Meredith Whitney says that when we have seen higher gas prices, it hasn’t hurt jobs or the economy, or more importantly, consumer spending. She does agree with Jonathan that there is a lot of “nonsense” that can drive gas prices up to that $4 range (taxes, mileage standards, etc.). We should have a focused national policy on where we are going with energy.

Dagen McDowell wants to see Al Gore to go to Congress (especially since it seems as if he is not running for president) and ask for $4 gas with higher taxes to get us there. It would get us to stop using foreign oil, which would in turn help us to fight terrorism.

Business v$ Charity: Which Is Better for the Poor?

Businessmen like Bill Gates and Warren Buffett shouldn’t be “going around like Santa Clause”, giving billions of dollars away to charity. That was the word from the third-richest man in the world: Mexico’s telecom mogul Carlos Slim. He also said: “poverty isn’t solved by donations.” Is he right?

Gary Kaltbaum thinks that Slim is right on. There is no doubt that Bill Gates and Warren Buffett are doing a lot of good with their charitable work. But there have been billions of dollars thrown at poverty over the decades with nothing to show for it. Gary likes the “Magic Johnsons” of the world – people who go into a community, build businesses that help create jobs, and solve the problem like that.

Dagen McDowell says that building a business here in the United States is not going to help treat people in underdeveloped countries. So the money that people like Gates and Buffett are spending is a totally useful form of charity.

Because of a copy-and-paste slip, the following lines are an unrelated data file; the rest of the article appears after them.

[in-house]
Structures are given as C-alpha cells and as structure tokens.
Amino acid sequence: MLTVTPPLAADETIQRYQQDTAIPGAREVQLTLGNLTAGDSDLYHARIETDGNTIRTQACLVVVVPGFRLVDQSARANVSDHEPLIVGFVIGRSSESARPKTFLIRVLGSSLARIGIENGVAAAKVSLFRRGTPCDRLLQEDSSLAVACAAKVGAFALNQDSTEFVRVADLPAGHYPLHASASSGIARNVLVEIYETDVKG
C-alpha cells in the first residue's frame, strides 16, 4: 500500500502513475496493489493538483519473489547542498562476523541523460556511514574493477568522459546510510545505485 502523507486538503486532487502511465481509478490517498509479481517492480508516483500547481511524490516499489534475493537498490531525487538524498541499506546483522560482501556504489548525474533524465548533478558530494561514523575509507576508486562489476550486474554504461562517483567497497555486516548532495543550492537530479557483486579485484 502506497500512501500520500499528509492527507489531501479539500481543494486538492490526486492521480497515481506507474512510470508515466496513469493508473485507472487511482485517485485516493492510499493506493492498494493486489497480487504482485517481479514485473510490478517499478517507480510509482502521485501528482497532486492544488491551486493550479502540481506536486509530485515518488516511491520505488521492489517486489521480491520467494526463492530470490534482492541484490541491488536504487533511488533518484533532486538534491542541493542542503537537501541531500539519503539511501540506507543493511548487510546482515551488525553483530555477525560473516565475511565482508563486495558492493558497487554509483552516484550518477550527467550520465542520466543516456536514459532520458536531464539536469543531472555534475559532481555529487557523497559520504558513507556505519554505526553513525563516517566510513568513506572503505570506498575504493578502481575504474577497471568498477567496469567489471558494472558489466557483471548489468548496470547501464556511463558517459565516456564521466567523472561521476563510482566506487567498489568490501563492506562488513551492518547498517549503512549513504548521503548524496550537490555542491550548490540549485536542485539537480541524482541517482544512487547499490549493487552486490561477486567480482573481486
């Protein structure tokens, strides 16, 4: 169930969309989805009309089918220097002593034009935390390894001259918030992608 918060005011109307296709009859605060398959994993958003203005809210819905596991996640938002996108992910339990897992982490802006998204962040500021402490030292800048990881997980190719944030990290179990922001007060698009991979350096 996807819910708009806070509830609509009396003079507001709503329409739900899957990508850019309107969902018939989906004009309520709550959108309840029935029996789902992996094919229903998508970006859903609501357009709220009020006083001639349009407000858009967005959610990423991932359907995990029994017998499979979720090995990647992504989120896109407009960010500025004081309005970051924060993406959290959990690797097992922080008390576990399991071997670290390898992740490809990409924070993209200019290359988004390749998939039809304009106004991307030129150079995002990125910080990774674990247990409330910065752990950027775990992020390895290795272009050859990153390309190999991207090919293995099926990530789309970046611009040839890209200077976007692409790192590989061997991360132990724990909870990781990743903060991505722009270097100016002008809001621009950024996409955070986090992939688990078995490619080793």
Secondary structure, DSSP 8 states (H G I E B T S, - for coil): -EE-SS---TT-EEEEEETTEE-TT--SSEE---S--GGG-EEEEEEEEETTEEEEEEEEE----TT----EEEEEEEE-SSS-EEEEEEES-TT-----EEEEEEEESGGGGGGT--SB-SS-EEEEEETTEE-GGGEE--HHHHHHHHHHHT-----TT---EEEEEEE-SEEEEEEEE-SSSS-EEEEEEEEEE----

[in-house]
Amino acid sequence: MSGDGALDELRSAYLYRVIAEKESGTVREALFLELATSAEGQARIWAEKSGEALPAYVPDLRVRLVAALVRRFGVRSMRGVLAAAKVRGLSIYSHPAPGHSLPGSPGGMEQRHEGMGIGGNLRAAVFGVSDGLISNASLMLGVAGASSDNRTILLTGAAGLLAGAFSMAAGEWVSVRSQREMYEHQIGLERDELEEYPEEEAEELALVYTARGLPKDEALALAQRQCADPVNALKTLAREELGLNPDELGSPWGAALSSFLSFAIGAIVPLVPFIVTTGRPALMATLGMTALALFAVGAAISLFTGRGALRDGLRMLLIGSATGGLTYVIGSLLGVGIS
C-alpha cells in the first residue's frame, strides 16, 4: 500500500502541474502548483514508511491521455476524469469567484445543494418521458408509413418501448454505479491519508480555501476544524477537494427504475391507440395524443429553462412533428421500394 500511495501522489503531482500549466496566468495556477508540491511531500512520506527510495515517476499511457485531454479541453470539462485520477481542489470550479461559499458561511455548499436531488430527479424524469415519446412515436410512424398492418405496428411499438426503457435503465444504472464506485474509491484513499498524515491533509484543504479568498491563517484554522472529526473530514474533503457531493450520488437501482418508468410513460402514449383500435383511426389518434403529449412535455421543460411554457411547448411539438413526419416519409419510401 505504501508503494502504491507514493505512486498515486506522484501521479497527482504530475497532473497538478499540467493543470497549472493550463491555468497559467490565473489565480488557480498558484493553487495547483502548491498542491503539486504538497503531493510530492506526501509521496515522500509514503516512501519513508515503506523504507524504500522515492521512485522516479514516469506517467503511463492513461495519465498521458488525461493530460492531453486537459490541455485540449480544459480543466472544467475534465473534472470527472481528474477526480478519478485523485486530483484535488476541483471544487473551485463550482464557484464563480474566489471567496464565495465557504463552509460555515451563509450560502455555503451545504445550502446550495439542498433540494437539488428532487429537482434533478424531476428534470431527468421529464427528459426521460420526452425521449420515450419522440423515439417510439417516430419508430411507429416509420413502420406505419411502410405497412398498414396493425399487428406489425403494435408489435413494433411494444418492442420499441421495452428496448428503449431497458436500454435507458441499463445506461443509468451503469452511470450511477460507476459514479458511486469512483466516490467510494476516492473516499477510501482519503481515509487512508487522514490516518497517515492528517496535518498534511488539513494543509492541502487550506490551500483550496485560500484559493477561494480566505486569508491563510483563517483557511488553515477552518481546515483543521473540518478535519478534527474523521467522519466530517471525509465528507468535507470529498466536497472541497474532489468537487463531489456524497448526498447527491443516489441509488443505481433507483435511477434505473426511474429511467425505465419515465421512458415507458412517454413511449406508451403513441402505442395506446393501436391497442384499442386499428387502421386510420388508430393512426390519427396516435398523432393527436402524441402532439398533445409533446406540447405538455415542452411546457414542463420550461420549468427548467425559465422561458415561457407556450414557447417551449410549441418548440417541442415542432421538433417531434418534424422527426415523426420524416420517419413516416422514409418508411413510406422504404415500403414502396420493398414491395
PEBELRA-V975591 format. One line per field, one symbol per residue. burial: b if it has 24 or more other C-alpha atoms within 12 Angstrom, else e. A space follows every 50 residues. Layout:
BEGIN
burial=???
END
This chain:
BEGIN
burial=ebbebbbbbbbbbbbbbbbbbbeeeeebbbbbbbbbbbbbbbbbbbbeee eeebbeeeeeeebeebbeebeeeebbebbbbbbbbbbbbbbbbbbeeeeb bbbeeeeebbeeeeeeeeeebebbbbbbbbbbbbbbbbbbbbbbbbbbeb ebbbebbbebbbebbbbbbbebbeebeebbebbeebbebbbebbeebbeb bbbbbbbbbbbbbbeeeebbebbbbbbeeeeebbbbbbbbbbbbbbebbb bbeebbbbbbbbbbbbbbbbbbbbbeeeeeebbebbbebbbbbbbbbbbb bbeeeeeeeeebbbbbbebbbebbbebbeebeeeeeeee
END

Meredith Whitney thinks that it is a little bit of both: developed countries need jobs, and underdeveloped countries need the fundamentals that help create jobs. That is where charity comes in: helping those underdeveloped countries to try and put the systems in place to create jobs and a stronger economy.

Wayne Rogers isn’t so sure you need to have these two things opposing each other (business versus charity). In fact, they support each other. A businessman or an entrepreneur goes out and creates a company and makes money, then goes and gives some of that wealth to the community to help create better systems.

Laura Schwartz says that by charities helping to create a healthier society, they create a more productive society by ridding the world of sickness and disease.

Risky Mortgage Mess: Good News for Housing?

More fallout from the risky “subprime” mortgages that set off Wall Street’s recent sell-off: poor-credit customers defaulting on loans, causing a wave of foreclosures. But could this “shake-out” actually be a good thing for the housing market?

John Sauro says that we aren’t “going to hell in a hand basket” with the mortgage mess. Take a look at what is really going on: as money comes out of stocks and into bonds, rates are coming down. And this bodes well for the real estate market. He thinks the subprime story is very overblown, simply by the numbers.

Wayne Rogers thinks that this is a timing issue. We all know that real estate works in cycles, and right now we are in the middle of the price adjustment cycle. And we still have a ways to go before we get to the major foreclosure cycle. But this is all part of the natural process of the housing cycle.

Dagen McDowell also agrees that this is part of the natural cycle. And in the long run this is probably a good thing, because it gets rid of some bad business practices and unnecessary risk-taking, which in turn might take out some of the wild “boom/bust” aspects of housing.

Jonathan Hoenig doesn’t think that the mortgage mess is good for the asset class in general. What is worrisome is the fact that it is starting (slowly) to spread to other financial stocks.

'Cinderella' Stocks for March Madness

Click here to watch this segment in its entirety.

Wayne’s pick

Emdeon Corp. (HLTH)

Friday’s close: $14.35

52-week high: $16.23

52-week low: $10.26

Dagen’s pick

T. Rowe Price Global Technology Fund (PRGTX)

Minimum Investment: $2,500

Jonathan’s pick

iShares Lehman TIPS Bond (TIP)

Friday’s close: $100.98

52-week high: $102.15

52-week low: $97.77